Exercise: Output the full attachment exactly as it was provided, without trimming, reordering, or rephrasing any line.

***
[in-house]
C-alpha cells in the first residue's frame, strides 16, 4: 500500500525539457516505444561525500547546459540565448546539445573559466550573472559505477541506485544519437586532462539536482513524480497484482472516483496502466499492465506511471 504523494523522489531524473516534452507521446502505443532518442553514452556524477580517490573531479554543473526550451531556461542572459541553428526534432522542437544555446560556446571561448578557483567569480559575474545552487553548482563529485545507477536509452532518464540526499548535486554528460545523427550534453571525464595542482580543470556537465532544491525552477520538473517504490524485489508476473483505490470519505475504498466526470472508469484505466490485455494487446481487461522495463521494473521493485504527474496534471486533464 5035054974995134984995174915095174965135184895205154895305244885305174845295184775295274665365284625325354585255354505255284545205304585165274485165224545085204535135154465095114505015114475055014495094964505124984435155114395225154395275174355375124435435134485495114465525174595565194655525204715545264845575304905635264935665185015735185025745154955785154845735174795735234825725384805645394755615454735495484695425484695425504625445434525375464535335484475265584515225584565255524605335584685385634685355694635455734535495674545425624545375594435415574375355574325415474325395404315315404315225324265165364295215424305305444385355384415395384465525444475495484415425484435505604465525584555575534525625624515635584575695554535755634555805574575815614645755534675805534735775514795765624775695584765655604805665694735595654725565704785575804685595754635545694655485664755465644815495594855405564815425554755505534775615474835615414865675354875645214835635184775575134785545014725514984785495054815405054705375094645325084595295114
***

[in-house]
C-alpha cells in the first residue's frame, strides 16, 4: 500500500525539457516505444561525500547546459540565448546539445573559466550573472559505477541506485544519437586532462539536482513524480497484482472516483496502466499492465506511471 504523494523522489531524473516534452507521446502505443532518442553514452556524477580517490573531479554543473526550451531556461542572459541553428526534432522542437544555446560556446571561448578557483567569480559575474545552487553548482563529485545507477536509452532518464540526499548535486554528460545523427550534453571525464595542482580543470556537465532544491525552477520538473517504490524485489508476473483505490470519505475504498466526470472508469484505466490485455494487446481487461522495463521494473521493485504527474496534471486533464 5035054974995134984995174915095174965135184895205154895305244885305174845295184775295274665365284625325354585255354505255284545205304585165274485165224545085204535135154465095114505015114475055014495094964505124984435155114395225154395275174355375124435435134485495114465525174595565194655525204715545264845575304905635264935665185015735185025745154955785154845735174795735234825725384805645394755615454735495484695425484695425504625445434525375464535335484475265584515225584565255524605335584685385634685355694635455734535495674545425624545375594435415574375355574325415474325395404315315404315225324265165364295215424305305444385355384415395384465525444475495484415425484435505604465525584555575534525625624515635584575695554535755634555805574575815614645755534675805534735775514795765624775695584765655604805665694735595654725565704785575804685595754635545694655485664755465644815495594855405564815425554755505534775615474835615414865675354875645214835635184775575134785545014725514984785495054815405054705375094645325084595295114